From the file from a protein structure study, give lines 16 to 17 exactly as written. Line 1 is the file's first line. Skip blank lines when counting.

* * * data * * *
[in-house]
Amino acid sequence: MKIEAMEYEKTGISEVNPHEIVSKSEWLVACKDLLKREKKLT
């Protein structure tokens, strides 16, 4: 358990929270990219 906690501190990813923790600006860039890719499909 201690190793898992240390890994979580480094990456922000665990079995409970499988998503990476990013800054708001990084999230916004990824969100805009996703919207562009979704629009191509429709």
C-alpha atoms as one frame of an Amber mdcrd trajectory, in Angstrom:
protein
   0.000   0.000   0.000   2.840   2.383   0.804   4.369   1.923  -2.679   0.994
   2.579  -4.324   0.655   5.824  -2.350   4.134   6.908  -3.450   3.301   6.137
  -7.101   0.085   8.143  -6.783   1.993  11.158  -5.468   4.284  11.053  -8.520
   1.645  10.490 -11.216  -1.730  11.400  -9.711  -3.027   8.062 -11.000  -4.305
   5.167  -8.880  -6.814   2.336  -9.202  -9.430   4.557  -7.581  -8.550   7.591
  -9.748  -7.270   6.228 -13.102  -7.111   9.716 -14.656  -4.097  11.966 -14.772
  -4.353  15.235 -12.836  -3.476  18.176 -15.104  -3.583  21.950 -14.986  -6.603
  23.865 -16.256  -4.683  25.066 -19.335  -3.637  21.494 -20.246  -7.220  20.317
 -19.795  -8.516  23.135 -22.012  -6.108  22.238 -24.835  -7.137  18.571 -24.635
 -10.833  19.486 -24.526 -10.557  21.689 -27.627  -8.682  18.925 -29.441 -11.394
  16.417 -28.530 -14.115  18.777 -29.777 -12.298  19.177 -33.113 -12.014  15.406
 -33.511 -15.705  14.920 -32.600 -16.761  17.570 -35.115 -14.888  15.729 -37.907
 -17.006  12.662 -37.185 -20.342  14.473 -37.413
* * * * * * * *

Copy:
  16.417 -28.530 -14.115  18.777 -29.777 -12.298  19.177 -33.113 -12.014  15.406
 -33.511 -15.705  14.920 -32.600 -16.761  17.570 -35.115 -14.888  15.729 -37.907